Late to the party, eight’s the lucky number

I’ve got legendary holidays to look forward to this and next year, so I got myself a full-frame Nikon DSLR to document them with, a D800. But results first:

4x5 inch proof plus A2 work print

4×5 inch proof plus A2 work print


This is what you get such a camera body for, to print big. So let’s go down the processing chain. The lenses to do justice to the D800’s 36 MPixel sensor I already had.
New body among my proven Nikkors

New body among my proven Nikkors


Chief among them being the Nikon AF-S Nikkor 70-200mm 1:2,8G ED VR II. I can’t get enough of this lens. Use it with care and it will reward you with spectacular images.
Technique. Either put it on a  tripod, or use shutter speed = 1/4 x 1/focal length. Seriously. Use VR and chuck the 1/4.

Technique. Either put it on a tripod, or use shutter speed = 1/4 x 1/focal length. Seriously. Use VR and chuck the 1/4.


The D800 is a body in the image of all the other Nikon DSLRs I’ve had and even shares some characteristics with my F6. I like having a dedicated button for every purpose, almost all of them configurable in the menus.
Tidy rear of the camera. Must remember to use the eyepiece curtain when on the tripod.

Tidy rear of the camera. Must remember to use the eyepiece curtain when on the tripod.


But we’re not here to fondle and fiddle with the camera, let’s see some more results from the first days of using it:
Closed-up diner

Closed-up diner


Overcast on the Wasserkuppe, the birthplace of gliding.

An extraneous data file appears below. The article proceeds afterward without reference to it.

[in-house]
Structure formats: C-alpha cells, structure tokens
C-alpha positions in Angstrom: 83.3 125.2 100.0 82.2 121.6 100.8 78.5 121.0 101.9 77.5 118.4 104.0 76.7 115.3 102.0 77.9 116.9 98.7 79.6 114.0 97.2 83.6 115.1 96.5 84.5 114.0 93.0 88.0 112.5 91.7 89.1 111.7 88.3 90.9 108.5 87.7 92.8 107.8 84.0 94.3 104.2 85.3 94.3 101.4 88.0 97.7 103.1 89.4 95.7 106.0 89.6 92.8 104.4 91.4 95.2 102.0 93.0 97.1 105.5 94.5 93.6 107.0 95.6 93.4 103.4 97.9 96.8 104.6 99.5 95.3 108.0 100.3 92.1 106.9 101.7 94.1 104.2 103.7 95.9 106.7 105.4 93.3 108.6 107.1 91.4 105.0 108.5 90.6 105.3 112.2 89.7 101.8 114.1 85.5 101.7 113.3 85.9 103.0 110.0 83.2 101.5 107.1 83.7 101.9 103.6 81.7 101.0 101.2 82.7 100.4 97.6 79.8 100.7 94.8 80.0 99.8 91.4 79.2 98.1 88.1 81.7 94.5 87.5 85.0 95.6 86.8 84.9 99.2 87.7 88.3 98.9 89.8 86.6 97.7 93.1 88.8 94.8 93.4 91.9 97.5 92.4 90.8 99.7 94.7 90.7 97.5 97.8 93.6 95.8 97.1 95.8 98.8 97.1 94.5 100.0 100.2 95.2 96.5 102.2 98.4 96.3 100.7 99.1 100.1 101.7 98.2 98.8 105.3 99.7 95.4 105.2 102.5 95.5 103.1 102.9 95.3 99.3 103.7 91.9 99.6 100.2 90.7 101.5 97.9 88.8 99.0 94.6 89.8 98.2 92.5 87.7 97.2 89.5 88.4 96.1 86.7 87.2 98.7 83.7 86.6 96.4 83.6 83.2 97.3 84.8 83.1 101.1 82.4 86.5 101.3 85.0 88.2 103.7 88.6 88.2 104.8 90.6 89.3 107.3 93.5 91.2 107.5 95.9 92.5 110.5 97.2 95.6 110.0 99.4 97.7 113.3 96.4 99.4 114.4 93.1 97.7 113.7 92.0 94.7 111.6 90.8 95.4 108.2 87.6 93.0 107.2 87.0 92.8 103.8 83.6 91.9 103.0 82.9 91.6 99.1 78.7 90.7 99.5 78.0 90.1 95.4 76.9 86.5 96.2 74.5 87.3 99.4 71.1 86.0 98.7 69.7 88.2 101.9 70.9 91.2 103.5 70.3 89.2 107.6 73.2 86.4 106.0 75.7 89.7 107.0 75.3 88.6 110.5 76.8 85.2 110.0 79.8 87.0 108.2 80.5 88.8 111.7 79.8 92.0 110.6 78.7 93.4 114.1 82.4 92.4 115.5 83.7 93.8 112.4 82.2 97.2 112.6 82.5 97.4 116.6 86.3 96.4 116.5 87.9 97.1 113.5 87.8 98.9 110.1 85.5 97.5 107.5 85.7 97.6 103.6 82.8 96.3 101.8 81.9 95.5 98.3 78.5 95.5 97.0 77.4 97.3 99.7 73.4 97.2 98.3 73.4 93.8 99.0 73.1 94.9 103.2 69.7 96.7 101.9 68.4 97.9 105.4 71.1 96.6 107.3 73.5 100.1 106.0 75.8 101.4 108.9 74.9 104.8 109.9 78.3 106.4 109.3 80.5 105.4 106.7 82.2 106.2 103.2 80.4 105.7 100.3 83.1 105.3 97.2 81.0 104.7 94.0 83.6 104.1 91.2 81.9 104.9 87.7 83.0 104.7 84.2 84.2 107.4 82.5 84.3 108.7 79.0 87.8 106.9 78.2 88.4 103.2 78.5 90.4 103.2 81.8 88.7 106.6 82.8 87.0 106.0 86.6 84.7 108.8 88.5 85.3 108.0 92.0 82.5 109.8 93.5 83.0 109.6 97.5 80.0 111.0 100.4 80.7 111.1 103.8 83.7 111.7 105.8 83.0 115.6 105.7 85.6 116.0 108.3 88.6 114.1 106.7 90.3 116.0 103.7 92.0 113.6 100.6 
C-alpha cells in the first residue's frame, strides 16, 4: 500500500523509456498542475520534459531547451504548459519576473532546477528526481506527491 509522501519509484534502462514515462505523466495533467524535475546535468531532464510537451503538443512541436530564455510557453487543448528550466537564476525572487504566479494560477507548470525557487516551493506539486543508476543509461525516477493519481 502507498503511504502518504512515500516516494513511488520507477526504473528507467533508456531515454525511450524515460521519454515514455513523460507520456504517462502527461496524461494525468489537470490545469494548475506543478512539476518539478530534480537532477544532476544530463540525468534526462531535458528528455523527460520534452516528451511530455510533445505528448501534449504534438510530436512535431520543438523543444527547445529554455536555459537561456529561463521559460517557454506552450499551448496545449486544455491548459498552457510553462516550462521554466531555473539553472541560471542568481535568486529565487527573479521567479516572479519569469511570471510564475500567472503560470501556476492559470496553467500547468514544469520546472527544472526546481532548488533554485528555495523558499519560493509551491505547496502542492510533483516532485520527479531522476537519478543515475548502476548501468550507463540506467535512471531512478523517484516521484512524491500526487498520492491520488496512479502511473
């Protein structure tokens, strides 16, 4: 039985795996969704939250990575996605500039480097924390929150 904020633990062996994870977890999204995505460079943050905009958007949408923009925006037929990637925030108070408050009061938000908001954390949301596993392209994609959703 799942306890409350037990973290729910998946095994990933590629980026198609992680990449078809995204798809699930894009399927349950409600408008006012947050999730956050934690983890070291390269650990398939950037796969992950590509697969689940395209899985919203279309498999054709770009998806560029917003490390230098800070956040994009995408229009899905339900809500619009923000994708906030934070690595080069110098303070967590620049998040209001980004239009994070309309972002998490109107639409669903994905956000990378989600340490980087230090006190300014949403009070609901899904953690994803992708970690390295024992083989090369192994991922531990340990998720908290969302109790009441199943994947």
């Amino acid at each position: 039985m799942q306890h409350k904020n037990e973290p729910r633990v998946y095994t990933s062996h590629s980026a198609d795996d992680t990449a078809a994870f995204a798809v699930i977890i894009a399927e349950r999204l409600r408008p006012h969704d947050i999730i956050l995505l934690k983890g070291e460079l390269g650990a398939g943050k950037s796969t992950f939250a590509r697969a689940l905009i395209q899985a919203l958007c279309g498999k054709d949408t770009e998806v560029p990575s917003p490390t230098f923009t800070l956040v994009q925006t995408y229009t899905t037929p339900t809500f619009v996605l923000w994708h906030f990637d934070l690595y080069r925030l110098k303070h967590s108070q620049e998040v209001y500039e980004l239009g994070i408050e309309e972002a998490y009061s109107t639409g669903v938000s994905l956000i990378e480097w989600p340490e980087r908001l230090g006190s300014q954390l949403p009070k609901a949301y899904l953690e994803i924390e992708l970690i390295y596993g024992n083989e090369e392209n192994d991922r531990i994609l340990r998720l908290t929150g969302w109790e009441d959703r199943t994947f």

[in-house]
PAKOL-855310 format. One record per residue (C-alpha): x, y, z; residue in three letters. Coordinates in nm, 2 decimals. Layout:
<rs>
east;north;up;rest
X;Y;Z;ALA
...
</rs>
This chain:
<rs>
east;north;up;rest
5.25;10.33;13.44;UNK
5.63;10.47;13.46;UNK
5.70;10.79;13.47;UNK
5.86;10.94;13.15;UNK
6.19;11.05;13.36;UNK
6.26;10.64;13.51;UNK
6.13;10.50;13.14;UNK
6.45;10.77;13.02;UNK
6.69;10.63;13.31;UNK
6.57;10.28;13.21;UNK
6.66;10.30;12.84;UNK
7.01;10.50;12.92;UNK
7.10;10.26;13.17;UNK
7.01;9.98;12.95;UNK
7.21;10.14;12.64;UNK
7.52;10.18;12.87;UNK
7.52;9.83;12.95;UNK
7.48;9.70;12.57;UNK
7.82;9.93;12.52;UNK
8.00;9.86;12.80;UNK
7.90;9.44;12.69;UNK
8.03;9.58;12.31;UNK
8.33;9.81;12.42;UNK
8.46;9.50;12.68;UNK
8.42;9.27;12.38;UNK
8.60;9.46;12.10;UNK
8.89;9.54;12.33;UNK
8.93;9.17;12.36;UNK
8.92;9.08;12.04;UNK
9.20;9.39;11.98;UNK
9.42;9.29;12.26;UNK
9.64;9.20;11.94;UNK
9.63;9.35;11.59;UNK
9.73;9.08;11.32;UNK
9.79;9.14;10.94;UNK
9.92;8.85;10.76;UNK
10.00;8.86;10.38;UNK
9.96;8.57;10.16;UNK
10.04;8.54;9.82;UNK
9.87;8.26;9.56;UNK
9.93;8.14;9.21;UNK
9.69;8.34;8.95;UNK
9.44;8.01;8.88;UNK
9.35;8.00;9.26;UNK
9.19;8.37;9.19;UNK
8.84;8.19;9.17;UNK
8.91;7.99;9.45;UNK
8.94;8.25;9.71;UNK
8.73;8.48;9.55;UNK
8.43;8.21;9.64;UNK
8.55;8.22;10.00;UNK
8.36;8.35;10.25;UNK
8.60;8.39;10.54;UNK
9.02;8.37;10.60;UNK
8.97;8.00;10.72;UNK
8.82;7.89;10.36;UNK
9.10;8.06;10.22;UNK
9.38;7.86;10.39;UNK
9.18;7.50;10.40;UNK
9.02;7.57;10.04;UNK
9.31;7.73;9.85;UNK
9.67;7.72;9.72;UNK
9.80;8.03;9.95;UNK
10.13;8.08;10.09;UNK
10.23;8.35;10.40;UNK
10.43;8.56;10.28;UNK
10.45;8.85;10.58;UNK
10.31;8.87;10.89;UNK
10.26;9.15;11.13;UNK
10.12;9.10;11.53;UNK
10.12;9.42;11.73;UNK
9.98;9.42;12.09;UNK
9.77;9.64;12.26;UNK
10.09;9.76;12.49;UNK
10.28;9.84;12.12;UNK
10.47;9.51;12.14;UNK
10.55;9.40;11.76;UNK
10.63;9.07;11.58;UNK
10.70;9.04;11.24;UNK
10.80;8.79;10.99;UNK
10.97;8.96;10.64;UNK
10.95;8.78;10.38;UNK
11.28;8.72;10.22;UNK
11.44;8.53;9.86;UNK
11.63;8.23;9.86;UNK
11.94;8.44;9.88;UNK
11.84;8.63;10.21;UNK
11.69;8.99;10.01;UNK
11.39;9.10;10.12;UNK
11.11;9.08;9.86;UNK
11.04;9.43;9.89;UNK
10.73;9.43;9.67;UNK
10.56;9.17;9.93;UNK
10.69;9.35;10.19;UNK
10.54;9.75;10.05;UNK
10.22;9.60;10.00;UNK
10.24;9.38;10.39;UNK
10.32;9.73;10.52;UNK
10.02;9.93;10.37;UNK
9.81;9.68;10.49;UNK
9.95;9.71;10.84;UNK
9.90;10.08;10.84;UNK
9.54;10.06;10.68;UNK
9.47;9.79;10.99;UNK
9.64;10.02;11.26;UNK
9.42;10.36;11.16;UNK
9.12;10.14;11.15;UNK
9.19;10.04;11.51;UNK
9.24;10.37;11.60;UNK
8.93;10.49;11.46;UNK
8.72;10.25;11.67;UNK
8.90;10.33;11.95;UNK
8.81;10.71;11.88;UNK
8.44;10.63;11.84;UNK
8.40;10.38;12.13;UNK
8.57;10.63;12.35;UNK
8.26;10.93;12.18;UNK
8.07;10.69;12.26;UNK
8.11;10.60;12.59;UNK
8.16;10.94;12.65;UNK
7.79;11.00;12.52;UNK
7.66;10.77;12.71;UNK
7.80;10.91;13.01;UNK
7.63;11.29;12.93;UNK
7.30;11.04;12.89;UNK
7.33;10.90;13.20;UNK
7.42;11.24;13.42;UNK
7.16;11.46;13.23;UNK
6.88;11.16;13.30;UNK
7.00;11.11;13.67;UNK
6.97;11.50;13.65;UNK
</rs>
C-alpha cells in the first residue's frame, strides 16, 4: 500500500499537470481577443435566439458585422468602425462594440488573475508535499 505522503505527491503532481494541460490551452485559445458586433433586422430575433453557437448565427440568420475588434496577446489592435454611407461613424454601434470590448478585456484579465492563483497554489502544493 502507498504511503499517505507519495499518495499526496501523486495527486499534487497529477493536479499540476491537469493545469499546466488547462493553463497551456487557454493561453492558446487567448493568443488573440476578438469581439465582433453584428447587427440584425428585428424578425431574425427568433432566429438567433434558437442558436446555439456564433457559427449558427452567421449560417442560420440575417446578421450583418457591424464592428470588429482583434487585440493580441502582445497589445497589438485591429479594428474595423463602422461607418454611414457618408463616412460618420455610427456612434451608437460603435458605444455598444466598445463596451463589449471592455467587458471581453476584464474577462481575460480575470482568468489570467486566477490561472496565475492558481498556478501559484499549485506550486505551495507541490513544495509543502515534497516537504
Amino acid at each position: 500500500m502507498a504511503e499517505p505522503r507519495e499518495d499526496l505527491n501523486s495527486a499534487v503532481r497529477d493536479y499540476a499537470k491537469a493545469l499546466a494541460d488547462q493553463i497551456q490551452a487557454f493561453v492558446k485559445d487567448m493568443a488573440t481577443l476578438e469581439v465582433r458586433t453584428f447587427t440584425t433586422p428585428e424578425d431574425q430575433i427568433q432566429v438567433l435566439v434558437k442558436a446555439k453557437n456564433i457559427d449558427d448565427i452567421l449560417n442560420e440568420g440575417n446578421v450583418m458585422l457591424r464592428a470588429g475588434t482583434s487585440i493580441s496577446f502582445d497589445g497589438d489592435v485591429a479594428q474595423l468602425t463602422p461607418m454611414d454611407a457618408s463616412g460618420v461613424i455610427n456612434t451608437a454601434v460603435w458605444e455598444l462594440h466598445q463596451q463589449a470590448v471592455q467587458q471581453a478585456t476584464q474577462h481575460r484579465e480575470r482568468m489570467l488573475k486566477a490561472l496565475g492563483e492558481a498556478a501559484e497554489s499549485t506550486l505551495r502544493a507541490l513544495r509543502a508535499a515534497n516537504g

Overcast on the Wasserkuppe, the birthplace of gliding.


A forest floor scene with the Nikon AF-S Nikkor 70-200mm 1:2,8G ED VR II

A forest floor scene with the Nikon AF-S Nikkor 70-200mm 1:2,8G ED VR II


That last one was the first one to get printed. And here comes the drawback of such a workflow. It’s obvious, really. If you want to represent this kind of detail so that it appeals, you need to print big. You can pixel-peep on your D800 files all day long, but that’s just measurebating. I photograph to show my pictures, perhaps at Arles, again. A2 (420 x 594 mm or 16.5 x 23.4 inches) is a paper size I can still put in a portfolio and it is also impressive matted into a 60 x 80 cm Halbe frame. That’s a whopper, but bigger is bigger. To print this with, I got an Epson Stylus Photo 3880.
The Epson Stylus Photo 3880 and the 80-ties Bang & Olufsen stereo  seem to be design cousins

The Epson Stylus Photo 3880 and the 80-ties Bang & Olufsen stereo seem to be design cousins


I couldn’t foresee how reliable printing was with this printer using Hahnemühle Photo Rag media.
Living room digital darkroom

Living room digital darkroom


Of course, you have to do your homework and calibrate your monitor and soft-proof with ICC profiles that Hahnemühle provides for their papers in this printer. Much to my surprise, that was all it took to produce the work print in the lead photo. I’m 90% satisfied with that.
So, even if the D800 gets replaced at this autumn’s Photokina (do we really want/need more pixels?), I have a workflow to hone and pictures to make. The instruments we can get today for these purposes are great.

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One Response to “Late to the party, eight’s the lucky number”

  1. JPEG Submarine | Mostly Black & White Says:

    […] It’s the Arts … « Late to the party, eight’s the lucky number […]

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